Updated from April 20 with additional information.
Samsung (SSNLF) is moving past the Note 7 recall disaster from this past fall with the release of the Galaxy S8 on Friday, and a number of suppliers stand to benefit from the expected success of the smartphone.
The S8's key features include an edge-to-edge OLED "infinity" screen, a new Bixby voice assistant, an iris scanner and facial recognition. While the phone has received mostly positive reviews, its much-hyped "Infinity" display received a set back this week when some customers in South Korea complained that their Galaxy S8's display had an annoying red hue. Samsung responded by claiming that it was a software issue that will be fixed with a software update that will roll out across all S8 and S8 Plus phones, although it did not say when the update would happen.
The South Korea-based electronics company says that pre-orders for the S8 exceeded those of its predecessor, the S7, which was released last March. In fact, a report from South Korea claims that the smartphone exceeded 1 million pre-orders in South Korea, the highest ever for a smartphone in the country. The phone was originally unveiled on March 29 with pre-orders being accepted starting April 7.
Analysts are expecting the S8 to comfortably outsell the S7 this year, partly because it's been a year since the last flagship Samsung phone was released since the Note 7 had to be recalled in October. HMC Investment Securities analyst Greg Roh said he is expecting Samsung to ship 50 million units this year, which translates to $28.3 billion in sales, vs. the 48 million S7 phones shipped last year.
Samsung itself will provide 60% to 65% of the materials for the new phone, including the display, memory and chipset. But the positive sales outlook for the device is good news for Galaxy S8 suppliers too. Since the phone was unveiled at an event in New York on March 29, a number of S8 supplier stocks are up: Universal Display (OLED - Get Report) is up 0.6%, Skyworks Solutions (SWKS - Get Report) is up 3.8%, Qorvo (QRVO - Get Report) is up 3.5%, NXP Semiconductors (NXPI - Get Report) is up 1% and Integrated Device Technology (IDTI) is up 0.2%. The Nasdaq index is up 0.2% over the same time period.
"They have certainly increased in sympathy and expectations of greater sales, especially with the hype of better than last year's pre-orders," Recon Analytics founder Roger Entner said.
The steady rise in the supplier's stock prices should continue after the phone's launch on Friday so long as sales continue to be strong, although investors will have to wait until the next quarterly earnings releases to confirm that the sales are translating into meaningful revenues and profits, Entner noted.
Last month, Pacific Crest Securities released a note claiming that Broadcom (AVGO - Get Report) should also get a slight boost from the Galaxy S8, although the stock is down 1.53% since March 29 when the phone was unveiled. In addition, Broadcom CEO Hock Tan claimed last month that Samsung would help the company's results in the second quarter, which is important since it's usually a slower period for its other big client Apple (AAPL - Get Report) ." (We) expect to offset the significant portion of this decline in wireless from the ramp of the next-generation phone at our large Korean smartphone customer," Tan said during the March call.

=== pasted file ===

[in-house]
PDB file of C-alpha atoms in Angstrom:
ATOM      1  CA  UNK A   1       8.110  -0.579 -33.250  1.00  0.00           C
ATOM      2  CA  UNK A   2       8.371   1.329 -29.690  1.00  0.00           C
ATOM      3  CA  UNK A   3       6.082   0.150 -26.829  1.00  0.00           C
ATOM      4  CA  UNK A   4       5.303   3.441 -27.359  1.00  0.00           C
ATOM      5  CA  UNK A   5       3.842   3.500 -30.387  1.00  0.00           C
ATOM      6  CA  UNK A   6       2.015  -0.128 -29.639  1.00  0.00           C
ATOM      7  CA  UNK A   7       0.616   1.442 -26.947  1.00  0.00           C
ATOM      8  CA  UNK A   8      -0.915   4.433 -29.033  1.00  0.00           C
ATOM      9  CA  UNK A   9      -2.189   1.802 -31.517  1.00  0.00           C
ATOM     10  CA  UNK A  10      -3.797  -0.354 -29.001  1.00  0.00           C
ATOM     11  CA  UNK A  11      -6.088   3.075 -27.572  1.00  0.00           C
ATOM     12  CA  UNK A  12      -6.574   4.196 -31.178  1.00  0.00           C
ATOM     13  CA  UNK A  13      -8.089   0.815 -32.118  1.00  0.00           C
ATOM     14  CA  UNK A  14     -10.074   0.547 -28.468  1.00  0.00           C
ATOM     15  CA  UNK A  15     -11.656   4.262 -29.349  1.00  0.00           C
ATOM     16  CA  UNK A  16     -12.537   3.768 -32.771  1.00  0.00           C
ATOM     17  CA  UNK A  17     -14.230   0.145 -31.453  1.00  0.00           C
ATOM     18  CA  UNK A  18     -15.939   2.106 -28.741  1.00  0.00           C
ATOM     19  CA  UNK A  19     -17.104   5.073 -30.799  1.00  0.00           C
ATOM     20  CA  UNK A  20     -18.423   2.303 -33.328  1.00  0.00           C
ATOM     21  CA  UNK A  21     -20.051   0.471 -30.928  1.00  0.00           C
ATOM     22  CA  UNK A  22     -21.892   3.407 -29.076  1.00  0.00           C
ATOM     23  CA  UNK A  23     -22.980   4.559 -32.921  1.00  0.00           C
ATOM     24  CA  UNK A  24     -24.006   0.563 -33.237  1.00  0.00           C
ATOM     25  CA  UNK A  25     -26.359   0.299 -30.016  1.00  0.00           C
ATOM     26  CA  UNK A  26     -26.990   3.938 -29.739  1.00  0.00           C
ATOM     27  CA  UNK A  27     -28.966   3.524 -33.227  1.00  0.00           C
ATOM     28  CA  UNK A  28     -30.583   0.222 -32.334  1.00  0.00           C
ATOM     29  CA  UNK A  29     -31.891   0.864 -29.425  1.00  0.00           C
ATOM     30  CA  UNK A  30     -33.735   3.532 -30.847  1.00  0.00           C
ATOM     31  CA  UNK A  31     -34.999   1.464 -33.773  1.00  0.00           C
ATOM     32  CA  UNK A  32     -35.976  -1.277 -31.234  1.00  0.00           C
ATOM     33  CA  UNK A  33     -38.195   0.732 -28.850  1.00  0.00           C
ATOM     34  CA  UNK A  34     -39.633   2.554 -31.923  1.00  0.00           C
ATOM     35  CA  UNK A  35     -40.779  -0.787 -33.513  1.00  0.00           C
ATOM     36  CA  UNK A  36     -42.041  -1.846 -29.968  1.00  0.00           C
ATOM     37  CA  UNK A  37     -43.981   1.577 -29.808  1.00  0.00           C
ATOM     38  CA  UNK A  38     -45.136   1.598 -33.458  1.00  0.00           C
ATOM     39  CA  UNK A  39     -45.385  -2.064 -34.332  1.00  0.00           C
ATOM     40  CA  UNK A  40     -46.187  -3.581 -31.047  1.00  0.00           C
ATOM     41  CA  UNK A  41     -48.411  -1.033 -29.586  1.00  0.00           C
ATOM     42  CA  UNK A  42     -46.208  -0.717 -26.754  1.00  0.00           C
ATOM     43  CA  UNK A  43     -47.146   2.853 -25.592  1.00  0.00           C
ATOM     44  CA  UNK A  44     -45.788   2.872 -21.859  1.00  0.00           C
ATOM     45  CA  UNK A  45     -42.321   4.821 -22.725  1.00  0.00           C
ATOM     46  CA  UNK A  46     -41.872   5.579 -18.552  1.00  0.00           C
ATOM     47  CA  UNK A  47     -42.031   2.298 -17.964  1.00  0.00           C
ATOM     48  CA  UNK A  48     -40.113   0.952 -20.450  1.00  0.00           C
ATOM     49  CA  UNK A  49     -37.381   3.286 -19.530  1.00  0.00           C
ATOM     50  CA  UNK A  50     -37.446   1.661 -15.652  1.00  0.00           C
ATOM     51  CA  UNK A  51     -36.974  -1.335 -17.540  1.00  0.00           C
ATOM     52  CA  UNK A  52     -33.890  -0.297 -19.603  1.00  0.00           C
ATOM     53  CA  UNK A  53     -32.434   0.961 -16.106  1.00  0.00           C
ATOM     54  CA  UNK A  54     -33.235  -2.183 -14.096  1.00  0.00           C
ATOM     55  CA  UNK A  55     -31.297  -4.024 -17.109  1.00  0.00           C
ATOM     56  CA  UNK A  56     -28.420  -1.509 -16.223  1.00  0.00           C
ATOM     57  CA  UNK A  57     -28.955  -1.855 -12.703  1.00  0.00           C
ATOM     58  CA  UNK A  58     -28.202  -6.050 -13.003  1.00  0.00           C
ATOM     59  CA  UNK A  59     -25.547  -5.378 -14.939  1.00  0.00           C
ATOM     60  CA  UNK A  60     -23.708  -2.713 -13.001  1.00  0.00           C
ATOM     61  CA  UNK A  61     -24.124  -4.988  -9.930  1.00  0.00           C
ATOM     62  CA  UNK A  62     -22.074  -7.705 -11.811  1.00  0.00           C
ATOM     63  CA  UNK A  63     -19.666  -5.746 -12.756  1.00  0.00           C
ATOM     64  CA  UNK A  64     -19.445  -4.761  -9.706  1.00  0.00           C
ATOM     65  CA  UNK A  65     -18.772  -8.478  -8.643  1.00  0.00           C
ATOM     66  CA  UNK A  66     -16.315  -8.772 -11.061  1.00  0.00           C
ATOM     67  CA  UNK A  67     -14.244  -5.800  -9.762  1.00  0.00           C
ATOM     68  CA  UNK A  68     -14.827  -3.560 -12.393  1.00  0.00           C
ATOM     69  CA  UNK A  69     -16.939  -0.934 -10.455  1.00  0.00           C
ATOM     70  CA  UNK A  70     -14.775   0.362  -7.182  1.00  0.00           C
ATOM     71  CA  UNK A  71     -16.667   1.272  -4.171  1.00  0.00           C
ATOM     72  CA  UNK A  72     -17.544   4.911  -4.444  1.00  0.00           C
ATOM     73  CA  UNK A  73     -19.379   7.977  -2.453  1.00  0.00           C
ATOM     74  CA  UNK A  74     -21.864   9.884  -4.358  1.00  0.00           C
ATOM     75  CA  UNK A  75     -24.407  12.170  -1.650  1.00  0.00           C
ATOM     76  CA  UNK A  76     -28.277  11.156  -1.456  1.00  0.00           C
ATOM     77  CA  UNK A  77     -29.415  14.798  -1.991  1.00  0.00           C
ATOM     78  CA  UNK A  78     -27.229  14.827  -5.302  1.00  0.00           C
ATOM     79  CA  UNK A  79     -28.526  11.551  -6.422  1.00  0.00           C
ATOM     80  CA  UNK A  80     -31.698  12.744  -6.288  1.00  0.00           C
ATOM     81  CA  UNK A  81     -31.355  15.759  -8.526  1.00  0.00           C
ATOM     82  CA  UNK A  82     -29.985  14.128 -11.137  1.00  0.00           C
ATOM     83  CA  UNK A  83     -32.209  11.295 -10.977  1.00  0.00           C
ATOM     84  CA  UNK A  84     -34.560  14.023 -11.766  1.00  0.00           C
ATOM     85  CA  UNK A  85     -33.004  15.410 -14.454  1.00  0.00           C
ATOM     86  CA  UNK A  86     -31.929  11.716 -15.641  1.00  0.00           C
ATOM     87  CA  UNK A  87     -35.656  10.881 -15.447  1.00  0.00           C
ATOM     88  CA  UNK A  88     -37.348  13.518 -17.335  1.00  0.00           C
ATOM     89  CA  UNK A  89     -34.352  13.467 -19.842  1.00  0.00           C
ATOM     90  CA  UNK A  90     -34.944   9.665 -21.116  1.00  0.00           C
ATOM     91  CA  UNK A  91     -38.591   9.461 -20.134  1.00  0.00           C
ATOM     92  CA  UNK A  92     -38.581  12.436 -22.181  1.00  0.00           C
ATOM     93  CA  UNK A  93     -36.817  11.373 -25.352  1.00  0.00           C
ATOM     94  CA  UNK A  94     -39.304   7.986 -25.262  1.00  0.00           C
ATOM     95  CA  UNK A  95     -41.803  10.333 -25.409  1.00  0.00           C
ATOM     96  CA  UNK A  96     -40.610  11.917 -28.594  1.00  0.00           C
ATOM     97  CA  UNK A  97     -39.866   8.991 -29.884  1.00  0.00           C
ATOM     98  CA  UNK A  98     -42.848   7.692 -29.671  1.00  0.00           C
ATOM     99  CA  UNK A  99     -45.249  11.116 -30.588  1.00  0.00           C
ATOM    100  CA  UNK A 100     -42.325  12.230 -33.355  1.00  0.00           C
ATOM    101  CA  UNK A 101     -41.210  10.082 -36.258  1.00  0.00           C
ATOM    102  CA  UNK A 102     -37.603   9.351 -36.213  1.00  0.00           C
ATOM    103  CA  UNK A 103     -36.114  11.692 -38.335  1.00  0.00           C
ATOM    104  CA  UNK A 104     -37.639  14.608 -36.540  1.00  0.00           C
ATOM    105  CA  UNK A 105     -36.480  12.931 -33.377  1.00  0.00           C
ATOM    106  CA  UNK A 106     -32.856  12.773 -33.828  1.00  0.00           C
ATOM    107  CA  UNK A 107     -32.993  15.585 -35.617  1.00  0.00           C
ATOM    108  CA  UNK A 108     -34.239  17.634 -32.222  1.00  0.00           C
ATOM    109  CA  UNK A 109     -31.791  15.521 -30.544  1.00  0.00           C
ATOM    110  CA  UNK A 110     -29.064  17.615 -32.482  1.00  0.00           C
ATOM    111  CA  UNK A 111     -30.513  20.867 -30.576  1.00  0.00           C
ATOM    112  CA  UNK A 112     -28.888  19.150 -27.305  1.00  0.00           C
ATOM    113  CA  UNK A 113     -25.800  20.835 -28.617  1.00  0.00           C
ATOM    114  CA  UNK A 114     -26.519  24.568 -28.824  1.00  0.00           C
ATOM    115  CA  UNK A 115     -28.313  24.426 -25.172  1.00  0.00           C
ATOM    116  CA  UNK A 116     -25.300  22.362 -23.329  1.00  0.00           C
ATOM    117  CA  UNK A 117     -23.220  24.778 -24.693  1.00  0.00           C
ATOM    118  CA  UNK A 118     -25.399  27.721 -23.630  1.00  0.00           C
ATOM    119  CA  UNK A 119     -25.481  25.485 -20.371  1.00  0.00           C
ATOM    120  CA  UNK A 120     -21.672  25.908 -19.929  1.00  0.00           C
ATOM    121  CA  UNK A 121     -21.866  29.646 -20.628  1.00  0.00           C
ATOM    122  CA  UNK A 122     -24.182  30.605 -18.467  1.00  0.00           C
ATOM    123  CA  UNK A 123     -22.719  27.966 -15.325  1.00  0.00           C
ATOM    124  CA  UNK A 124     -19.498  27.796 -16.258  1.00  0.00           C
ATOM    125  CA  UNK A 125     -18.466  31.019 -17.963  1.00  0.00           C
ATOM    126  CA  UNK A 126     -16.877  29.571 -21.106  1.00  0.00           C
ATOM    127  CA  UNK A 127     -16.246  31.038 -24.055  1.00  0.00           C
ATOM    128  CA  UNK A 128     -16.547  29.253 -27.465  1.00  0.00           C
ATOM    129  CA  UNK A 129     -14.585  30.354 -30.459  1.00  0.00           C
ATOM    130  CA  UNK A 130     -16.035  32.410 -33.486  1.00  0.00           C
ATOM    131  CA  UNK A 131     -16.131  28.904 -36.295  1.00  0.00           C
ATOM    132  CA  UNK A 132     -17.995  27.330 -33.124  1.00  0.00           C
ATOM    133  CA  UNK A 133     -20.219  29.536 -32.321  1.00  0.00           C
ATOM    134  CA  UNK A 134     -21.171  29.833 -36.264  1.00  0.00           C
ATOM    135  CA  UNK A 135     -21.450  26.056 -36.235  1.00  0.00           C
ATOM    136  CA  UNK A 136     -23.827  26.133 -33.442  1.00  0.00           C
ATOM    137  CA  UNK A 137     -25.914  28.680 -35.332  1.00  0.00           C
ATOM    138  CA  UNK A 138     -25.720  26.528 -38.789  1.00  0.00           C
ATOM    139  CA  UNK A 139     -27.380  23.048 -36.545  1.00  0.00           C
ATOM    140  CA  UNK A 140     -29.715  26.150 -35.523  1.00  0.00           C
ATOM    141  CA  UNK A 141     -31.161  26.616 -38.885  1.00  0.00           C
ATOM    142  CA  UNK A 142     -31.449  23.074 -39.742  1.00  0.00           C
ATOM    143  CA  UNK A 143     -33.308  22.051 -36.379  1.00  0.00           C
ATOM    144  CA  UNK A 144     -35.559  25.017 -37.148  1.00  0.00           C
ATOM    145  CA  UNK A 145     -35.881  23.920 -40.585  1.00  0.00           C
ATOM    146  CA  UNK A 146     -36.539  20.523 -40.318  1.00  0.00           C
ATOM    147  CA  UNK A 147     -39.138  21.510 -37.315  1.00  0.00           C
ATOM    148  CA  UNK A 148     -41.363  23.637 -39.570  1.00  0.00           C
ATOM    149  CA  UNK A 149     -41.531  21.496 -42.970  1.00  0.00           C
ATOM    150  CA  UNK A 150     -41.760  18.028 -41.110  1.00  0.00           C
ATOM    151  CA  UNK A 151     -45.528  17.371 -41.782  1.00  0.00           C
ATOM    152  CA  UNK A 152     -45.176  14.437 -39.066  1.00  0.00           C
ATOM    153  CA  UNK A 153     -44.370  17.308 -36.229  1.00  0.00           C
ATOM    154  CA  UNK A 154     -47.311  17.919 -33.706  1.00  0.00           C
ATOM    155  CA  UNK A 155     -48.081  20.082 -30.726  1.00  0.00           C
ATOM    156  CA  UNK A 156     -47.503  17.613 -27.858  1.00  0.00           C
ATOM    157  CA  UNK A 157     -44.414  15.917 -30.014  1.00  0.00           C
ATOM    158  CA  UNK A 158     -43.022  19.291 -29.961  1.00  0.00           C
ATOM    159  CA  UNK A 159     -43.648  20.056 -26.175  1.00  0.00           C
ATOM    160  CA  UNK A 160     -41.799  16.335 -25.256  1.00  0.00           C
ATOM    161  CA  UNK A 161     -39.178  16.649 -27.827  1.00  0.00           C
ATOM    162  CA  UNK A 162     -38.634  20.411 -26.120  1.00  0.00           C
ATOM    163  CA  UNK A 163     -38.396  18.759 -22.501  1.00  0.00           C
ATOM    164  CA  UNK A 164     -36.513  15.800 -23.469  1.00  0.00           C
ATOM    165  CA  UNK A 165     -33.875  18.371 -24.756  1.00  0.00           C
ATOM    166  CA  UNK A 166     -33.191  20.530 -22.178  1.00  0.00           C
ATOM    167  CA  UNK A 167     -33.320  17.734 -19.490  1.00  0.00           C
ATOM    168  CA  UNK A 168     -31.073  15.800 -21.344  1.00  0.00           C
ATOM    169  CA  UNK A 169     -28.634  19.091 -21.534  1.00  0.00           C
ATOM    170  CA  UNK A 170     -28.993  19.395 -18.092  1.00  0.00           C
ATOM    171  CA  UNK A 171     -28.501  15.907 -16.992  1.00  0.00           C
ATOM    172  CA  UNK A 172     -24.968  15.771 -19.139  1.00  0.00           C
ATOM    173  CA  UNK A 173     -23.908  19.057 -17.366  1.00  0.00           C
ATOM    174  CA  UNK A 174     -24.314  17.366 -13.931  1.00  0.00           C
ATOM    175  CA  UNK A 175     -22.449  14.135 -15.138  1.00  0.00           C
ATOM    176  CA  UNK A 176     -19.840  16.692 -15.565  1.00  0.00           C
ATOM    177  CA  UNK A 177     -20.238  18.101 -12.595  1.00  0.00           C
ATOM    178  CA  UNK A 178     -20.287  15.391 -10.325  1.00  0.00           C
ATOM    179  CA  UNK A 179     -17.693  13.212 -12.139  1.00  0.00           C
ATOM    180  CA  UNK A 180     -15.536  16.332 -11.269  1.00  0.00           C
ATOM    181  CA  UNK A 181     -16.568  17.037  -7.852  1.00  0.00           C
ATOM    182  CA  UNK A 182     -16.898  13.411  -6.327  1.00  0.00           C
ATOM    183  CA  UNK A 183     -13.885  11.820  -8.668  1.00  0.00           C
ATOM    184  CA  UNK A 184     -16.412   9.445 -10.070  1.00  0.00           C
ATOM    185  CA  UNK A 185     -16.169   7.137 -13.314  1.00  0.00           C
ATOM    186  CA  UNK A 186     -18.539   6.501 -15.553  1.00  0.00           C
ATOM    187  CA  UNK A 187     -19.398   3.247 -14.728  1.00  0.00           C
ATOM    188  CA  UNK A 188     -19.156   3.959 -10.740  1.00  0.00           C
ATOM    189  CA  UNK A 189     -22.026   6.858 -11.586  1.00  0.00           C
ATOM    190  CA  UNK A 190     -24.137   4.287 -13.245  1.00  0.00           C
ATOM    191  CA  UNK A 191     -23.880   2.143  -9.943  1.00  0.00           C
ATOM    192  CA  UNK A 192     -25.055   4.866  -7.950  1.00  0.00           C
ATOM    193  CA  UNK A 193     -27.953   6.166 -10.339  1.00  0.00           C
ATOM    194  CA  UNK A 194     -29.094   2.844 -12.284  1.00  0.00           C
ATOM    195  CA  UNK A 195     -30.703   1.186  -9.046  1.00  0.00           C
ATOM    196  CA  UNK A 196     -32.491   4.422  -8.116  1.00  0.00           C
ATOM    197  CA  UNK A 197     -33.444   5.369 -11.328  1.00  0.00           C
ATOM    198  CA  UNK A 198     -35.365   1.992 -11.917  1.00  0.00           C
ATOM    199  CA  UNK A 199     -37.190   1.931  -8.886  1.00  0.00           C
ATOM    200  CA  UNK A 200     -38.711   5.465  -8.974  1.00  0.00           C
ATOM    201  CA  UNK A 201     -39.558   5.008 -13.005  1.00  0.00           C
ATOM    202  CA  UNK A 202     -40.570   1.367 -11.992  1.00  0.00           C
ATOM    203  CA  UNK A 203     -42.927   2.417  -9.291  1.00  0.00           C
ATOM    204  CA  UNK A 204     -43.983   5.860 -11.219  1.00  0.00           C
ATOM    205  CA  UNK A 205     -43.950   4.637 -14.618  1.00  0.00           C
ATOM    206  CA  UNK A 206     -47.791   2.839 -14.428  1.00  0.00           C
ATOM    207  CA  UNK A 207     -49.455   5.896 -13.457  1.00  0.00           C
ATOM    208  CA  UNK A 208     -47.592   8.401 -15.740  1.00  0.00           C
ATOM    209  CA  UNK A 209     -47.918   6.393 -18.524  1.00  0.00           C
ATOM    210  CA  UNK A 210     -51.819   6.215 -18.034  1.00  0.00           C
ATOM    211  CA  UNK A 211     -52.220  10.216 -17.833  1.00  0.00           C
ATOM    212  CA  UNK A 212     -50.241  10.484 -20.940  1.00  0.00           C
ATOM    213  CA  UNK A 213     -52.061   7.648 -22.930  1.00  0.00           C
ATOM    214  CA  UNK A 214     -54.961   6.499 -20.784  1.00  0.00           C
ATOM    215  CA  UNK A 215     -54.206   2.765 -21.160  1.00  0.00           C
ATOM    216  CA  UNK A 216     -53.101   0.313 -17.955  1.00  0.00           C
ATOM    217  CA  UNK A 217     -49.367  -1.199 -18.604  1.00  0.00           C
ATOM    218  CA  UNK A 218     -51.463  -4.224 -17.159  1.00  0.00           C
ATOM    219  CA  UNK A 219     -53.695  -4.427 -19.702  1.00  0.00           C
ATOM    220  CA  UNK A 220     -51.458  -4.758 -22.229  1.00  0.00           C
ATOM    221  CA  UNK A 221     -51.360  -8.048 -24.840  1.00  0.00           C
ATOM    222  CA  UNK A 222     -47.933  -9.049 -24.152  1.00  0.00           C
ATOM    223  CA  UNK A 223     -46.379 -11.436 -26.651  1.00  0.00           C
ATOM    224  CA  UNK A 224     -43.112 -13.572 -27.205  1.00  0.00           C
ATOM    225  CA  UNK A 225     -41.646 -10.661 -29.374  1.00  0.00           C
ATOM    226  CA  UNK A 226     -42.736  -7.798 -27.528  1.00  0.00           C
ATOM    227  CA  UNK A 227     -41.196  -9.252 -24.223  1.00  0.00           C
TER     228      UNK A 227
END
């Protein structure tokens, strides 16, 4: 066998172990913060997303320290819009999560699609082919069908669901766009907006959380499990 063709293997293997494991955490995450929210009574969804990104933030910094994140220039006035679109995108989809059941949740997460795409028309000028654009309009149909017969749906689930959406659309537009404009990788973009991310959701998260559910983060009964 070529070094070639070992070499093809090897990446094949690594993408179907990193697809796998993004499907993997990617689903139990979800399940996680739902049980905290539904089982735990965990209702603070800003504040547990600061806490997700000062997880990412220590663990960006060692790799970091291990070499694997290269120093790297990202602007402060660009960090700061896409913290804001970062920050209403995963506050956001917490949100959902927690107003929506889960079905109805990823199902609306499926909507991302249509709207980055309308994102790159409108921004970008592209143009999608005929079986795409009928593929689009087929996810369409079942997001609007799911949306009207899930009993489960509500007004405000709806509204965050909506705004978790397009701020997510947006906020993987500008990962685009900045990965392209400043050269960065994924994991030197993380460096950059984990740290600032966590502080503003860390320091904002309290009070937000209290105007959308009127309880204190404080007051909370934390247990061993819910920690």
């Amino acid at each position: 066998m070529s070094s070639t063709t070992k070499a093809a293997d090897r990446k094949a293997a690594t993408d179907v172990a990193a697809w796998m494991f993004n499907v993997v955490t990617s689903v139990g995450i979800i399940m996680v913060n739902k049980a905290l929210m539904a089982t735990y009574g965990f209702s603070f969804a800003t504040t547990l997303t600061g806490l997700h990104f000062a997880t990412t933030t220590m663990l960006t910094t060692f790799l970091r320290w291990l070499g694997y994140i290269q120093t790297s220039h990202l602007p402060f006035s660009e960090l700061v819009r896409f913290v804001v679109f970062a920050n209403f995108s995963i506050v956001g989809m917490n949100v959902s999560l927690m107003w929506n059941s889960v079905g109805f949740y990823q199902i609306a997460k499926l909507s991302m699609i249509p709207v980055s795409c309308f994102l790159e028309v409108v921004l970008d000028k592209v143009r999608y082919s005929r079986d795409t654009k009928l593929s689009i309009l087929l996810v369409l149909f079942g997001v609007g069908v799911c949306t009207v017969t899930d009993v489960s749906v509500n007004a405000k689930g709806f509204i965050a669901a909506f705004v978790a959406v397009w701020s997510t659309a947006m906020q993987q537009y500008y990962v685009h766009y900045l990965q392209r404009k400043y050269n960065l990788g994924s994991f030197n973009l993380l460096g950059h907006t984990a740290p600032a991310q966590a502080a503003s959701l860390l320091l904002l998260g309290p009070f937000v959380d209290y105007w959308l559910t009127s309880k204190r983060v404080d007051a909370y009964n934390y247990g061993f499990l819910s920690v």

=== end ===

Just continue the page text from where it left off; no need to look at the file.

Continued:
The Note 7 recall last October in relation to battery issues that caused the phones to overheat and sometimes explode ended up costing Samsung $5 billion, making it the company's largest recall ever. But despite this black spot on its reputation, the S8 architecture is very similar to that of the Note 7, according to a new report from iFixit. "The Samsung Galaxy S8+ battery voltage, capacity, and design tolerances are virtually identical to the Note 7," iFixit's Sam Lionheart writes. "Our unit's battery even came from the same manufacturer as some Note7 batteries."
Even the design surrounding the battery in the S8 is "very, very similar" to the Note 7, Lionheart said. This must mean that Samsung is confident in its new eight-step safety check for future devices to ensure the batteries won't have any issues with overheating. "We did make a mistake about the Galaxy Note 7, and we apologize for this," said Samsung Electronics chief executive Kwon Oh-hyun at a shareholder meeting last month. "We will learn from this lesson."
Considering the Note 7 received stunning reviews before reports of the faulty batteries came out, Samsung is smart to keep a lot of the features the same and just fix the battery. "Assuming they put the same smarts into the S8 and fix the battery issues, then it could be very well reviewed and do really well," Jackdaw Research chief analyst Jan Dawson said. "I see no reason why it would sell fewer units than the S7."